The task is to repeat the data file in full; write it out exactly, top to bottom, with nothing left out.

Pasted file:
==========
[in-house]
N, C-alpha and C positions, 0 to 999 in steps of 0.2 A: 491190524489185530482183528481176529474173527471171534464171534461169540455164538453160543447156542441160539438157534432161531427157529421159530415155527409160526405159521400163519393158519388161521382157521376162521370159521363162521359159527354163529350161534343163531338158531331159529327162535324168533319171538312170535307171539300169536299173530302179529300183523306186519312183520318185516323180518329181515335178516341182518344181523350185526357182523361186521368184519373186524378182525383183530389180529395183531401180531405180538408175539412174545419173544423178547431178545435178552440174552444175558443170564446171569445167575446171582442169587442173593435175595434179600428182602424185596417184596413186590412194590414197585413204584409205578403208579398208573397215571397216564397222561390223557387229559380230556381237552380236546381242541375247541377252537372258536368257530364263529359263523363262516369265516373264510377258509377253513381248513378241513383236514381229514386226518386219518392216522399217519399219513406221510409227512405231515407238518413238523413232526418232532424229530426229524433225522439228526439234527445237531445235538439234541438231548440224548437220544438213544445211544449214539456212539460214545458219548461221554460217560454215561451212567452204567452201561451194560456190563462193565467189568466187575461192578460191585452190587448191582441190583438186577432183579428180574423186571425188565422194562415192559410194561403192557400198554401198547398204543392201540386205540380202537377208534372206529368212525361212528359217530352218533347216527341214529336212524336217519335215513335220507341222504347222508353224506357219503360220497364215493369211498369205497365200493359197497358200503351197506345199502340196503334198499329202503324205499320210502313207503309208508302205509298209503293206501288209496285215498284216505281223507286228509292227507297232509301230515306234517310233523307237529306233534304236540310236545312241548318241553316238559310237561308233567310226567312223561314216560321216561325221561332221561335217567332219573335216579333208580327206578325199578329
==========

[in-house]
N, C-alpha and C positions, 0 to 999 in steps of 0.2 A: 491190524489185530482183528481176529474173527471171534464171534461169540455164538453160543447156542441160539438157534432161531427157529421159530415155527409160526405159521400163519393158519388161521382157521376162521370159521363162521359159527354163529350161534343163531338158531331159529327162535324168533319171538312170535307171539300169536299173530302179529300183523306186519312183520318185516323180518329181515335178516341182518344181523350185526357182523361186521368184519373186524378182525383183530389180529395183531401180531405180538408175539412174545419173544423178547431178545435178552440174552444175558443170564446171569445167575446171582442169587442173593435175595434179600428182602424185596417184596413186590412194590414197585413204584409205578403208579398208573397215571397216564397222561390223557387229559380230556381237552380236546381242541375247541377252537372258536368257530364263529359263523363262516369265516373264510377258509377253513381248513378241513383236514381229514386226518386219518392216522399217519399219513406221510409227512405231515407238518413238523413232526418232532424229530426229524433225522439228526439234527445237531445235538439234541438231548440224548437220544438213544445211544449214539456212539460214545458219548461221554460217560454215561451212567452204567452201561451194560456190563462193565467189568466187575461192578460191585452190587448191582441190583438186577432183579428180574423186571425188565422194562415192559410194561403192557400198554401198547398204543392201540386205540380202537377208534372206529368212525361212528359217530352218533347216527341214529336212524336217519335215513335220507341222504347222508353224506357219503360220497364215493369211498369205497365200493359197497358200503351197506345199502340196503334198499329202503324205499320210502313207503309208508302205509298209503293206501288209496285215498284216505281223507286228509292227507297232509301230515306234517310233523307237529306233534304236540310236545312241548318241553316238559310237561308233567310226567312223561314216560321216561325221561332221561335217567332219573335216579333208580327206578325199578329